Voters opt for change in S. Korea
Poor results for the ruling party in Wednesday's local elections portends an end to liberal rule in 2007.
| SEOUL, SOUTH KOREA
At a crowded bus stop, a young man on an election day holiday from his university talks about why he and most people he knew opposed the party of the left-of-center President Roh Moo-hyun in Wednesday's local elections. "He does nothing," says Park Jin Han. "He talks a lot, but he has no program and no ideas."
The perception of a central government unable to deal with economic problems and weak in the face of North Korean demands lies at the crux of a reaction that guaranteed conservative victories in two-thirds of the races for provincial governorships and mayors of major cities.
For Korea, the reversion to conservatism portends the downfall of a decade of liberal leadership in the next presidential election in December 2007. While the ruling party's efforts at reconciliation with North Korea were not the paramount issue, the sense of forever making concessions to the North was a factor in the voting - and could be among the policies that change if the liberals are ousted next year.
"We are sick of their policies," says a retired economist, after voting for all six conservative candidates on the ballot in his district here. "It is not just the economy or North Korea," he adds. "They are all mingled together. It is everything."
At press time, early returns showed candidates from the Grand National Party (GNP) leading in 13 of 16 key regional posts, including races for mayor of this capital city as well as Pusan, Korea's second city and biggest port. The ruling Uri Party appeared to be leading in only one race.
The GNP leader, Park Geun-hye, helped her party score the decisive victory though not herself a candidate in Wednesday's election. She gained sympathy in the middle of the campaign after a deranged attacker who held Uri Party membership stabbed her with a box-cutter, shouting that he wanted to kill her in the name of "democracy."
Ms. Park is the daughter of President Park Chung Hee, assassinated by his intelligence chief in 1979 after 18 years in power.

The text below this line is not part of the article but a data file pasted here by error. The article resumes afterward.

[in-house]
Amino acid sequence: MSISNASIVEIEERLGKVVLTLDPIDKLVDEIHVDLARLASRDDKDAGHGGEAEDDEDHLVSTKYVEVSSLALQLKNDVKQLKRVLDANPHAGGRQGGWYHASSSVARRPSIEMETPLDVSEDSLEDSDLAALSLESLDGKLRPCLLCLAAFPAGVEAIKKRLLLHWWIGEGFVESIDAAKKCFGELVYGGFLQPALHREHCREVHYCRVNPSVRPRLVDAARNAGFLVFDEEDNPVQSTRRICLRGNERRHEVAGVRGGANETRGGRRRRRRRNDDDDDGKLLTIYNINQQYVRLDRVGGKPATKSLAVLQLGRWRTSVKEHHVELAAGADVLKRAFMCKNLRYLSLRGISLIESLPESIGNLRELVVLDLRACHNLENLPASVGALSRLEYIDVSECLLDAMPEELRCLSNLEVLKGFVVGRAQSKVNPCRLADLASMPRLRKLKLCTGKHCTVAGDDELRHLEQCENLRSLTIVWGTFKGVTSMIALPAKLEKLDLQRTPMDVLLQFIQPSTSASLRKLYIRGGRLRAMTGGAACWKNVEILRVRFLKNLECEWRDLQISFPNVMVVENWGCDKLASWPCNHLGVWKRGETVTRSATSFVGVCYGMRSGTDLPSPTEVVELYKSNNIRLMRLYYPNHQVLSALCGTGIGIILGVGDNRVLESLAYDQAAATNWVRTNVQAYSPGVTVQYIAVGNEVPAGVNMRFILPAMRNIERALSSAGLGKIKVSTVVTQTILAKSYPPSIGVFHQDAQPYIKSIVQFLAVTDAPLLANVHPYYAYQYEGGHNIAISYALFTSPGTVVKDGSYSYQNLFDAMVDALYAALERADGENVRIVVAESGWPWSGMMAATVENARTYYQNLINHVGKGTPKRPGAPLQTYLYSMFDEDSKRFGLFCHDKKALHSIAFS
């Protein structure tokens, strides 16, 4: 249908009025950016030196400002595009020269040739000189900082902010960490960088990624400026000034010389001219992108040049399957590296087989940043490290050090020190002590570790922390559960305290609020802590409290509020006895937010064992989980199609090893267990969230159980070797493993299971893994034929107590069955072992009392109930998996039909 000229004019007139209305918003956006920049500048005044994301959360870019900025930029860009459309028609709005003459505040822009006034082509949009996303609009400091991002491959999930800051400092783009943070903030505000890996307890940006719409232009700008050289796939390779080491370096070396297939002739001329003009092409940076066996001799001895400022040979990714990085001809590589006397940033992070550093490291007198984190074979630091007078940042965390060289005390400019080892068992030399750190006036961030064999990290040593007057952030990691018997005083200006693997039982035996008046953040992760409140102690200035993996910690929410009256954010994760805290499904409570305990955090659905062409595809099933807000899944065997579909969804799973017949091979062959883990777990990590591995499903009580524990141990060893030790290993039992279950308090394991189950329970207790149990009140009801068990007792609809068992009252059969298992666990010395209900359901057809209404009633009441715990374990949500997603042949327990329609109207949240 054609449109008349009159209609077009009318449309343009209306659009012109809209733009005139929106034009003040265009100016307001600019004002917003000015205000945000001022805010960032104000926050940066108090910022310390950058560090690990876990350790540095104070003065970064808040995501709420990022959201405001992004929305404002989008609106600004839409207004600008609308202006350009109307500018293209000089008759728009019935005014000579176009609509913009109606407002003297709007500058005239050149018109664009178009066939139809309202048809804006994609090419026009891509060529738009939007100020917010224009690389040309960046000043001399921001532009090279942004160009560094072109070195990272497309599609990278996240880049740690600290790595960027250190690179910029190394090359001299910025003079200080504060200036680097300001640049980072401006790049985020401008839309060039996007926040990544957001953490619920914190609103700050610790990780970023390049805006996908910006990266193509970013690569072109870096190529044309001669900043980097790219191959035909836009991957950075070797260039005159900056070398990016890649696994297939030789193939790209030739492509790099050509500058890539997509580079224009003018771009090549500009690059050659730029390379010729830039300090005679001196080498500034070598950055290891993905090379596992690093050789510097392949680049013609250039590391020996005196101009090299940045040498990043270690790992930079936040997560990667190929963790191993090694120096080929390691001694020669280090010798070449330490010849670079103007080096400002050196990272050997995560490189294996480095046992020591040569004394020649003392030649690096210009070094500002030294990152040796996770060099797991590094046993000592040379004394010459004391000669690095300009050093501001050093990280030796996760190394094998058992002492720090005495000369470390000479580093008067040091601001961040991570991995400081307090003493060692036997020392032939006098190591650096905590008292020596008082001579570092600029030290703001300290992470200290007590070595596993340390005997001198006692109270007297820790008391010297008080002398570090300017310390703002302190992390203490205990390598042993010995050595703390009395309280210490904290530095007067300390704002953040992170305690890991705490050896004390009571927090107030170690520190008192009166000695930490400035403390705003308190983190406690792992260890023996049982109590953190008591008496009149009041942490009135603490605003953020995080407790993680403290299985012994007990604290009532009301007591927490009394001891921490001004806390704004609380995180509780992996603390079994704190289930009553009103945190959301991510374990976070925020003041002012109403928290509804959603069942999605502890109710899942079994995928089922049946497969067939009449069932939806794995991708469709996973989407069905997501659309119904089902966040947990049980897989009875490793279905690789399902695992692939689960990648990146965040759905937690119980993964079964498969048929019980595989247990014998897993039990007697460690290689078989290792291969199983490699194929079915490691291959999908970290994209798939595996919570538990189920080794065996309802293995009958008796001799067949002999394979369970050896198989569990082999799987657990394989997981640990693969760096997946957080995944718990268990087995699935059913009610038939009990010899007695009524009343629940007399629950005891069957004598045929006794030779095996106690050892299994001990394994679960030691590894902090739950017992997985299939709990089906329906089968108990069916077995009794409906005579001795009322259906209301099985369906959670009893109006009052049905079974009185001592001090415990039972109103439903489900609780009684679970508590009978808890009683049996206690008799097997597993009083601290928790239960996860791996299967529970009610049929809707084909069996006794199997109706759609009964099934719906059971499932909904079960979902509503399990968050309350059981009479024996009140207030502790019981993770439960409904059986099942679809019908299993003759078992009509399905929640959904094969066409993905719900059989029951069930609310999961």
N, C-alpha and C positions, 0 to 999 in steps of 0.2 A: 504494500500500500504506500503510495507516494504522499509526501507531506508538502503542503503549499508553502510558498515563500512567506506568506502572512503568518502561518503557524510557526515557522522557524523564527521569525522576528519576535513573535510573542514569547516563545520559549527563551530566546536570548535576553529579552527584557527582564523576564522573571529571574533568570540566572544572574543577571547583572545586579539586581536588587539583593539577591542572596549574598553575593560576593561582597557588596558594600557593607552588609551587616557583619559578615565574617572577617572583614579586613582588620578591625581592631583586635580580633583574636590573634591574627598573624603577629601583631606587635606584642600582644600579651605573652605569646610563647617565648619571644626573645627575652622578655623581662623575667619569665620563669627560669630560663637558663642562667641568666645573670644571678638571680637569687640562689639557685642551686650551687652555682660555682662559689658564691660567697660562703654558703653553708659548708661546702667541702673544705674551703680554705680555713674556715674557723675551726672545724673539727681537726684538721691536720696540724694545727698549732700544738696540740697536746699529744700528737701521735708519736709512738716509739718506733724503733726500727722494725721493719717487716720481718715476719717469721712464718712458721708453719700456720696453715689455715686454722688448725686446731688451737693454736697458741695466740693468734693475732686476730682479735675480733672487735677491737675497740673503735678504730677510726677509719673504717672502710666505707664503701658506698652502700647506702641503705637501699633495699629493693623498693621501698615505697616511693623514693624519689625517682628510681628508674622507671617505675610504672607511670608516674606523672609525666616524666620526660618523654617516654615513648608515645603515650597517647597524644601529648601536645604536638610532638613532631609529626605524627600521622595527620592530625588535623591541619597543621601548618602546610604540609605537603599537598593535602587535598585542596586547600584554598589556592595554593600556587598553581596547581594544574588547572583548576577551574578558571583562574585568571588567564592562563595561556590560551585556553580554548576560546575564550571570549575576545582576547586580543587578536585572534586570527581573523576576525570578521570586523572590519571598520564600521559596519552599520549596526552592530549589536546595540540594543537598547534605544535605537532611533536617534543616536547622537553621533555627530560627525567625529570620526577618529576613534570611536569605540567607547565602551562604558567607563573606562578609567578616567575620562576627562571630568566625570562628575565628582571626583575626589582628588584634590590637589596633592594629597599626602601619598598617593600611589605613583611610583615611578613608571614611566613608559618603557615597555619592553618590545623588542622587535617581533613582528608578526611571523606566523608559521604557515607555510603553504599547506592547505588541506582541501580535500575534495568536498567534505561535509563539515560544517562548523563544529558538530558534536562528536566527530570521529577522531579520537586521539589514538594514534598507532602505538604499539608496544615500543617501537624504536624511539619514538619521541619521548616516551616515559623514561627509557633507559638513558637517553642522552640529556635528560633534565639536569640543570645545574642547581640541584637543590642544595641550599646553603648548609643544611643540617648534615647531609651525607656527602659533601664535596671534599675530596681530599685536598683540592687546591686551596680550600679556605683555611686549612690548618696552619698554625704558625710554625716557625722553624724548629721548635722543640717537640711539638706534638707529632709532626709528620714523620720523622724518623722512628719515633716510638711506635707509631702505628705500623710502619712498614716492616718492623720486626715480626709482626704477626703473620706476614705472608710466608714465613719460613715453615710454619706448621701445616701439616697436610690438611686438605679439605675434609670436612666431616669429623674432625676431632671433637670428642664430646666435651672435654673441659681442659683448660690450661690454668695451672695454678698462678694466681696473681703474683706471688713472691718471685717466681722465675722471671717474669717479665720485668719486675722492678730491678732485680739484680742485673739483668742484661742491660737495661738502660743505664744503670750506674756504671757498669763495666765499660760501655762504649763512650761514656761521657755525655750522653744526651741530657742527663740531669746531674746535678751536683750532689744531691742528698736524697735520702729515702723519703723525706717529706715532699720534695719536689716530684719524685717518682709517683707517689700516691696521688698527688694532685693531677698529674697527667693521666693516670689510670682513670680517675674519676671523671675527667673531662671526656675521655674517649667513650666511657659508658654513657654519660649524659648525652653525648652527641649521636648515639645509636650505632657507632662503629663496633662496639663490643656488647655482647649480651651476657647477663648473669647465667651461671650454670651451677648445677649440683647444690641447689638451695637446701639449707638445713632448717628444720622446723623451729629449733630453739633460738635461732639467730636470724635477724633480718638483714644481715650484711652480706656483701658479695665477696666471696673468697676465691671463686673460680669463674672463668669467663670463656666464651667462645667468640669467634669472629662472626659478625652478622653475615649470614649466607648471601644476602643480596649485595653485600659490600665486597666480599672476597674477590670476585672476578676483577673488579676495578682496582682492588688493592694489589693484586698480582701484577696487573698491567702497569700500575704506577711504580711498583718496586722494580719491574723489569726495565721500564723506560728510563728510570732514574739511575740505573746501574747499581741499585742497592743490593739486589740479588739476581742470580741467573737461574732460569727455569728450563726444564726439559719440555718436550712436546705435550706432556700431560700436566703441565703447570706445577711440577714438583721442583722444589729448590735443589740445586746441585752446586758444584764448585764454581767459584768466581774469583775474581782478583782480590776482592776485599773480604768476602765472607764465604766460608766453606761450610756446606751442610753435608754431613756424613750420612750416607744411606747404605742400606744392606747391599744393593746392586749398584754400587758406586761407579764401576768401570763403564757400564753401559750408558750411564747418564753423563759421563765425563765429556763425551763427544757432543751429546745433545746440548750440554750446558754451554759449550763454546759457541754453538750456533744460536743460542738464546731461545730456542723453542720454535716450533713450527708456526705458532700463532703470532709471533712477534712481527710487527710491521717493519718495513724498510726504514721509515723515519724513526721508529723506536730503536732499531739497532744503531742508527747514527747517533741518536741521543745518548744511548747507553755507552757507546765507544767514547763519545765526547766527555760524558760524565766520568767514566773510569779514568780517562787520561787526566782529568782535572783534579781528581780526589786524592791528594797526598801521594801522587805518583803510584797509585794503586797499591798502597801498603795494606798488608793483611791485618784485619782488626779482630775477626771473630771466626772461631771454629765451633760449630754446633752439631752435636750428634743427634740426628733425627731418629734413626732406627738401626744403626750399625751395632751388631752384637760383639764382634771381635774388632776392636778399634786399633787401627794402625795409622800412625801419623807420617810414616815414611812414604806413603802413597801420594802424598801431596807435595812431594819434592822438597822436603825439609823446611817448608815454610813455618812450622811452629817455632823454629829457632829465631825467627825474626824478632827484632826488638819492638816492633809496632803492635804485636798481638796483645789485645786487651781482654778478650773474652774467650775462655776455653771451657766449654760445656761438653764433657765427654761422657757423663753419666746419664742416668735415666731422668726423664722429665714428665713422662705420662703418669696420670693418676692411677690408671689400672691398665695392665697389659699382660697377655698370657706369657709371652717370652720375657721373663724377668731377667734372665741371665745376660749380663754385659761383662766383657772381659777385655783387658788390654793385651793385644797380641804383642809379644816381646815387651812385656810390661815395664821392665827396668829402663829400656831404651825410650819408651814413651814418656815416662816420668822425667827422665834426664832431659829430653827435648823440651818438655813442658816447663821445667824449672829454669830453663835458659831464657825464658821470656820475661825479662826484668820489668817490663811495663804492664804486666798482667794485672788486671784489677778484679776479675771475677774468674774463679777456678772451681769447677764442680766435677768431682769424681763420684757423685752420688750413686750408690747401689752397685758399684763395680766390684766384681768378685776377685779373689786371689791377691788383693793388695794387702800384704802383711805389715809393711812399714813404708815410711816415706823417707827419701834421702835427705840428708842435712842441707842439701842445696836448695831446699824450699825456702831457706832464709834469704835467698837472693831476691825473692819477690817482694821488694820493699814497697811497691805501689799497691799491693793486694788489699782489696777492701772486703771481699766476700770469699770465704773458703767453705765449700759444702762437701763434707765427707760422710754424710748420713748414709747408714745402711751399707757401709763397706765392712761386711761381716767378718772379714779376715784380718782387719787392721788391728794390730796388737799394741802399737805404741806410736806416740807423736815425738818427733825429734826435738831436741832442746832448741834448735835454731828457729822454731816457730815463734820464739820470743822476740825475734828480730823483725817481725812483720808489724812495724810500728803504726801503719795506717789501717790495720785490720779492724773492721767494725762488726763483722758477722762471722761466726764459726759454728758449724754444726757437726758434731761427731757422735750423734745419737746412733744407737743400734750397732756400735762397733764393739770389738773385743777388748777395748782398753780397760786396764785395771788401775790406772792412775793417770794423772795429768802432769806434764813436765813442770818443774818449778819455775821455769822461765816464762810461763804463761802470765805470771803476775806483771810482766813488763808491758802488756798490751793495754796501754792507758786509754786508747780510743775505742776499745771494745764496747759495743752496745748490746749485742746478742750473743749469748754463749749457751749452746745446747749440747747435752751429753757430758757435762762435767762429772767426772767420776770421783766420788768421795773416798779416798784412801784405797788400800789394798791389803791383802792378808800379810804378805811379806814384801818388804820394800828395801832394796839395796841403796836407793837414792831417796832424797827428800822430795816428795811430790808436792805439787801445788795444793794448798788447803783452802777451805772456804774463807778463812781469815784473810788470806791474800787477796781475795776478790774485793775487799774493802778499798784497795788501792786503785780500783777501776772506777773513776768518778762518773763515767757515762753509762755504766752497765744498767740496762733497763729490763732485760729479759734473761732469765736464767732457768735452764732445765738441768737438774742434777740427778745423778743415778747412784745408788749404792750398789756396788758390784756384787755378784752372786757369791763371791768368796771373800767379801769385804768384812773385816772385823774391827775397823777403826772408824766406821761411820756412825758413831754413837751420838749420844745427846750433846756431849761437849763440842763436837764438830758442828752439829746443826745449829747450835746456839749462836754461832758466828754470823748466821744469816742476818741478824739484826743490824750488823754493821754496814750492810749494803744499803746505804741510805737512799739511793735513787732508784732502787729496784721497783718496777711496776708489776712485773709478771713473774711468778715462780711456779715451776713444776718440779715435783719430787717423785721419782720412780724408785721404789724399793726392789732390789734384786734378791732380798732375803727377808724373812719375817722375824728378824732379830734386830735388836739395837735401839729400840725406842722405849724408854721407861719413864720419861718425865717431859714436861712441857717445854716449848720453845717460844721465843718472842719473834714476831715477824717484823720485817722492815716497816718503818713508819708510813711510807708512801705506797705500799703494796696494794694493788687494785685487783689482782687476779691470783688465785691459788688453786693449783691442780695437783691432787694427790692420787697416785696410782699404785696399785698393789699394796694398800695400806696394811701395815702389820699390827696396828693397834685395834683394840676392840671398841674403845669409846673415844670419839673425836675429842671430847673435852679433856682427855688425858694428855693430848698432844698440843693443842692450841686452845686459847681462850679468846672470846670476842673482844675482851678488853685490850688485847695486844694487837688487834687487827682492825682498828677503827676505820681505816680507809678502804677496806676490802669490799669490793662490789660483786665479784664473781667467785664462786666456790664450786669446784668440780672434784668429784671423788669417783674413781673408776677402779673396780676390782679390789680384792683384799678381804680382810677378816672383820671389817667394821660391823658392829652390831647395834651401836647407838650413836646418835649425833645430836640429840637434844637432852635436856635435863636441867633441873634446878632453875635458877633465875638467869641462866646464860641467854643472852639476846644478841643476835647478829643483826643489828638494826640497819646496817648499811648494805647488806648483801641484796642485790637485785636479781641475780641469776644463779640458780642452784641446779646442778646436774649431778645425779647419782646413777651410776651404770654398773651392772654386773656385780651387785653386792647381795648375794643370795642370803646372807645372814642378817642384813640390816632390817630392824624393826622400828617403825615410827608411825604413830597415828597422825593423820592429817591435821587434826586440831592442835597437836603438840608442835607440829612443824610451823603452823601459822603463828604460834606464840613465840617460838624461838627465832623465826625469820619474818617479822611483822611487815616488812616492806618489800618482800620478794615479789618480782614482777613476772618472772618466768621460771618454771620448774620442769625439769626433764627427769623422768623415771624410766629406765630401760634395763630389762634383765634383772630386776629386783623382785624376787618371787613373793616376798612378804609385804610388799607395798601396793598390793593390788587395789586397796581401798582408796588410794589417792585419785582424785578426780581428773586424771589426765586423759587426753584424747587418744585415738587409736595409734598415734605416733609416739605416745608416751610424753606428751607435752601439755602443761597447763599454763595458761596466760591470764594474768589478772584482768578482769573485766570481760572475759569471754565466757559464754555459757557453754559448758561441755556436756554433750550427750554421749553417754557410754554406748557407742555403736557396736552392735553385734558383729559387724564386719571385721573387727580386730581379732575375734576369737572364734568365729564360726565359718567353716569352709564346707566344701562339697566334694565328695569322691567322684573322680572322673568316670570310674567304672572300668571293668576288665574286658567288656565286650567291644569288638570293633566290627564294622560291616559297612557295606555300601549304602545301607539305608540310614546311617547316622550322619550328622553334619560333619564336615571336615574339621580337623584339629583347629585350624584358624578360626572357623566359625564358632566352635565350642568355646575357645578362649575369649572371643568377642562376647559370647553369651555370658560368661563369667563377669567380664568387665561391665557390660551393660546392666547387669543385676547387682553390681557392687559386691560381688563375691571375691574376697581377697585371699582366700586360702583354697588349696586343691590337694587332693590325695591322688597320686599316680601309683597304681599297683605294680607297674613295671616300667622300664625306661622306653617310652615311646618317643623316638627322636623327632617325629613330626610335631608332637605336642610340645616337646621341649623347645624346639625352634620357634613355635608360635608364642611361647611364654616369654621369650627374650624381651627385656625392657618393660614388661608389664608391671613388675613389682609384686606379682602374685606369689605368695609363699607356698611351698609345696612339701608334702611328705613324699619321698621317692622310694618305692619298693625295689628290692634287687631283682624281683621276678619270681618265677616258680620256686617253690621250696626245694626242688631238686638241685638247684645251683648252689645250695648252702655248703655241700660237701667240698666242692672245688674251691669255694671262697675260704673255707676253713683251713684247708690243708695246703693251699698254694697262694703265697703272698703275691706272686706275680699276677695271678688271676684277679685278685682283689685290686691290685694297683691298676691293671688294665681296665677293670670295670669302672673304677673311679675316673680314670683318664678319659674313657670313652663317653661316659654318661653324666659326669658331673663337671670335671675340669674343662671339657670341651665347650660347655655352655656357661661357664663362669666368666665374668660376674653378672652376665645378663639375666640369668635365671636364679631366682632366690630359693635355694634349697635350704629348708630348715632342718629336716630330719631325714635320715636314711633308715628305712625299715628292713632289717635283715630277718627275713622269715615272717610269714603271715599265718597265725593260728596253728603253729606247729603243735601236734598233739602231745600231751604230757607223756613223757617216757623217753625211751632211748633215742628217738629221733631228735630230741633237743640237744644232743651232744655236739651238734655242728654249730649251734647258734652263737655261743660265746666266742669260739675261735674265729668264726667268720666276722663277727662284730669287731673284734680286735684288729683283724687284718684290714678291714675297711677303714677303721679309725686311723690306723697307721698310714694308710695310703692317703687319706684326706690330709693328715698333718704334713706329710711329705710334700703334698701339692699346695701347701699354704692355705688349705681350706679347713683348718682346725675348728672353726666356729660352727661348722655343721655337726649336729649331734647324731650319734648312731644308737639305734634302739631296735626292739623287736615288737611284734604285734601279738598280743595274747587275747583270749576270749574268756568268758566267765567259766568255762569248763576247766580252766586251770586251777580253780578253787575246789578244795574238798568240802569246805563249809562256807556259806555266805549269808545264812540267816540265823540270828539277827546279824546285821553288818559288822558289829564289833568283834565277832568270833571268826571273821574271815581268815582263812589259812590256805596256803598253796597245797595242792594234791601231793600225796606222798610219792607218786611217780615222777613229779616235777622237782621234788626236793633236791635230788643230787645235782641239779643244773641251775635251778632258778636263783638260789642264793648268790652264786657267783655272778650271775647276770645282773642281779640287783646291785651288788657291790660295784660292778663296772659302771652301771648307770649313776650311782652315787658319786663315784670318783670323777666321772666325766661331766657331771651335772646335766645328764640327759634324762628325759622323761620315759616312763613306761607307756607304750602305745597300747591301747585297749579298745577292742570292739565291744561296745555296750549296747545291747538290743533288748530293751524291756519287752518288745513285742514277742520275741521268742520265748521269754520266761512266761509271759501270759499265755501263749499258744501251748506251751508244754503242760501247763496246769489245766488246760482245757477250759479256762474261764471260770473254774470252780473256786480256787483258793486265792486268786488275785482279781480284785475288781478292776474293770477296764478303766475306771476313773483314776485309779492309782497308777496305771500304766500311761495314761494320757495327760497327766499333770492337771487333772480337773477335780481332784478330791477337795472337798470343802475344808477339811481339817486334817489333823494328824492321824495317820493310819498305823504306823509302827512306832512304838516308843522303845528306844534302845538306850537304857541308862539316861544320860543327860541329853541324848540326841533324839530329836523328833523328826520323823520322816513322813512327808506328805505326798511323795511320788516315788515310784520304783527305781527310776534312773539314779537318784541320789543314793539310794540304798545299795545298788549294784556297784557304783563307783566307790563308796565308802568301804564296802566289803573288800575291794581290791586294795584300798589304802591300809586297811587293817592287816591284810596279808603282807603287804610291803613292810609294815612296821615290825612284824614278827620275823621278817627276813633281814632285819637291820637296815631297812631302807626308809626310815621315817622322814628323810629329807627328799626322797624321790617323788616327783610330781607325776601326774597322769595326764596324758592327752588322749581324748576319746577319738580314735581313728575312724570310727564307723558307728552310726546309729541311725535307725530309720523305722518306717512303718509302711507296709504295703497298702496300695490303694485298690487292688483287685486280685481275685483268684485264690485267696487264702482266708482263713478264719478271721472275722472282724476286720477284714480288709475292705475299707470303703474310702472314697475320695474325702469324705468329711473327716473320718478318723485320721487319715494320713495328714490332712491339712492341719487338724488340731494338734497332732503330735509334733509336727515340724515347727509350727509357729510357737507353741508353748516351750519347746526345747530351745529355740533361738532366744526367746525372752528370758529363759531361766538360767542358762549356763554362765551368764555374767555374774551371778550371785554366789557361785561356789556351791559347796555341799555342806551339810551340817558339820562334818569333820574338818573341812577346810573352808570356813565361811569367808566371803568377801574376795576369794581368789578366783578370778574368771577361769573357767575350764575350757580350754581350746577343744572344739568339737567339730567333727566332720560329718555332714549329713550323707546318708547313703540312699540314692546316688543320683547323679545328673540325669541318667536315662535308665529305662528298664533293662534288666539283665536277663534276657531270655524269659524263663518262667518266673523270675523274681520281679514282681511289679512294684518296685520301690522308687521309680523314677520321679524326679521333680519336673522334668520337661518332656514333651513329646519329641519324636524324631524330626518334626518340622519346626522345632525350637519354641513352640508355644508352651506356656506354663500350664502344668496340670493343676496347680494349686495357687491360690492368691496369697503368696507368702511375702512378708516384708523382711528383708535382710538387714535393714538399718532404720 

Recovering from her wound, Park appeared on election day smiling confidently, clearly a leading contender for her party's presidential nomination. The other conservative contender, Lee Myung Bak, outgoing mayor of Seoul, appeared equally confident, riding a wave of popularity reflecting aggressive building and cleanup programs, notably rehabilitation of a stream running through the center of the capital.
On the issue of North Korea, the GNP favors a firmer line than the Roh government's policy of accommodating Pyongyang - a policy that has caused friction with Washington. North Korean media in recent days have blasted the conservatives, charging Washington with wanting to establish a "puppet regime" in South Korea.
"There's no reason for this government always to be at odds with the United States," says Chang Ki Tak, an office worker. "You have all these leftists in the government who want to destroy relations with Washington, and then send their children to the States."
Indeed, the election results confirm a groundswell of discontent in which Mr. Roh and his top aides are seen as weak and ineffective in ways that might escape the notice of foreigners focused either on a steadily rising gross domestic product or periodic anti-American outbursts.
"The biggest companies get rich, but small and medium enterprise is suffering," says a shopkeeper, Kim Myung Chul. "I know a lot of people are unable to make money. Some are closing down or leaving the country."
Factor in the skyrocketing price of real estate, and middle-class Koreans begin to feel almost dispossessed. Two- and three-bedroom apartments in the fashionable and convenient districts south of the Han River cost at least $2 million or $3 million apiece, leaving young professionals to commute long distances from suburbs where apartments may go for more than $1 million each.
Exacerbating the financial crunch, thousands of recent graduates are failing to find jobs for which they have trained, creating an alliance of sorts between a disillusioned middle-class and restive youths who need to get careers on track.
"Maybe 1 in 5 graduates get work right after graduation," says Kim Hye Suu, who graduated from a leading university several years ago and earns money teaching English and translating. "Many go on to graduate school when they can't find anything or they travel abroad for a while."